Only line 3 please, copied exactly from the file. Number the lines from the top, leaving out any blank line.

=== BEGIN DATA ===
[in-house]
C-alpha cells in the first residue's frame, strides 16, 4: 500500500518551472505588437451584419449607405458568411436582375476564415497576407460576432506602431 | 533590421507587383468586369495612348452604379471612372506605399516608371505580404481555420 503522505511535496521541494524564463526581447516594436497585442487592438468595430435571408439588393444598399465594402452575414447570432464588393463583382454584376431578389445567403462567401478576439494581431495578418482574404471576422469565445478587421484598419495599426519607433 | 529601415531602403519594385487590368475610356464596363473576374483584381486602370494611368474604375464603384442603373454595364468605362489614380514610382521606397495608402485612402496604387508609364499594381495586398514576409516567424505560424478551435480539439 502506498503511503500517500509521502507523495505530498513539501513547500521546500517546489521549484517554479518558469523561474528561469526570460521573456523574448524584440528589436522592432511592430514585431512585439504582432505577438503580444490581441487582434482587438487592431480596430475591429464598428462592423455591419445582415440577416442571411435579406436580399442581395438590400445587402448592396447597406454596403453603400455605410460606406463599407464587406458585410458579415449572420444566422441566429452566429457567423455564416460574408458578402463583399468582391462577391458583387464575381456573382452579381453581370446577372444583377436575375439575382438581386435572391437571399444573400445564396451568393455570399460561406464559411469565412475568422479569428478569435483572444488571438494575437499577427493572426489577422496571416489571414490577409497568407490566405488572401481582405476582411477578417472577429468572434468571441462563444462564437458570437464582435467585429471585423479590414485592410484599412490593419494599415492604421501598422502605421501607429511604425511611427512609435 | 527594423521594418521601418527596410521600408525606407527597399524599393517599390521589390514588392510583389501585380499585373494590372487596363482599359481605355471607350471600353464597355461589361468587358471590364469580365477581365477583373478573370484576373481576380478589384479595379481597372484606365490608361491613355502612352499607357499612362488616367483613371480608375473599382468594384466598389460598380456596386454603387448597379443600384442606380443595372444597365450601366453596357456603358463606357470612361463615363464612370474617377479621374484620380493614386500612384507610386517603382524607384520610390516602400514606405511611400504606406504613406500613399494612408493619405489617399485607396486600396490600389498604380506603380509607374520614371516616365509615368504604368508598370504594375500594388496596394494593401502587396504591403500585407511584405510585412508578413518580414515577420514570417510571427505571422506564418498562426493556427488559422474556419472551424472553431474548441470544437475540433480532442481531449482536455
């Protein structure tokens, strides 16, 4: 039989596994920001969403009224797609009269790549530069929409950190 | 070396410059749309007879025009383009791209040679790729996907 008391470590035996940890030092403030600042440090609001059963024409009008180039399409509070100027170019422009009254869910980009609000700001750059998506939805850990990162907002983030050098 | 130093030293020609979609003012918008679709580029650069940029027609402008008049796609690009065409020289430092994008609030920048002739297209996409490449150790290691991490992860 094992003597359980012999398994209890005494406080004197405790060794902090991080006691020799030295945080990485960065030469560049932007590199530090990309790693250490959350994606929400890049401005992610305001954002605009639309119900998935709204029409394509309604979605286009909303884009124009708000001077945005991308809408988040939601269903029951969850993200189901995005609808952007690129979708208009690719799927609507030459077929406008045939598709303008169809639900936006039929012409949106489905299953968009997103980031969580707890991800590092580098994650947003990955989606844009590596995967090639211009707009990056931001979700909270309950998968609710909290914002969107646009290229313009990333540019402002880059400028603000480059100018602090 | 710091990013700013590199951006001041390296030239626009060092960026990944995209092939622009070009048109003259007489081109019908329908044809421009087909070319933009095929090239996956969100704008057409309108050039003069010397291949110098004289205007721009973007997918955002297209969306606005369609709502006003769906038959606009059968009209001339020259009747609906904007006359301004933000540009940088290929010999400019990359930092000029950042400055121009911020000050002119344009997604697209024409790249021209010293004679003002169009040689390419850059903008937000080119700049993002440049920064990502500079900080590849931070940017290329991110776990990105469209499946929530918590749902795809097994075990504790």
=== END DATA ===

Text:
């Protein structure tokens, strides 16, 4: 039989596994920001969403009224797609009269790549530069929409950190 | 070396410059749309007879025009383009791209040679790729996907 008391470590035996940890030092403030600042440090609001059963024409009008180039399409509070100027170019422009009254869910980009609000700001750059998506939805850990990162907002983030050098 | 130093030293020609979609003012918008679709580029650069940029027609402008008049796609690009065409020289430092994008609030920048002739297209996409490449150790290691991490992860 094992003597359980012999398994209890005494406080004197405790060794902090991080006691020799030295945080990485960065030469560049932007590199530090990309790693250490959350994606929400890049401005992610305001954002605009639309119900998935709204029409394509309604979605286009909303884009124009708000001077945005991308809408988040939601269903029951969850993200189901995005609808952007690129979708208009690719799927609507030459077929406008045939598709303008169809639900936006039929012409949106489905299953968009997103980031969580707890991800590092580098994650947003990955989606844009590596995967090639211009707009990056931001979700909270309950998968609710909290914002969107646009290229313009990333540019402002880059400028603000480059100018602090 | 710091990013700013590199951006001041390296030239626009060092960026990944995209092939622009070009048109003259007489081109019908329908044809421009087909070319933009095929090239996956969100704008057409309108050039003069010397291949110098004289205007721009973007997918955002297209969306606005369609709502006003769906038959606009059968009209001339020259009747609906904007006359301004933000540009940088290929010999400019990359930092000029950042400055121009911020000050002119344009997604697209024409790249021209010293004679003002169009040689390419850059903008937000080119700049993002440049920064990502500079900080590849931070940017290329991110776990990105469209499946929530918590749902795809097994075990504790």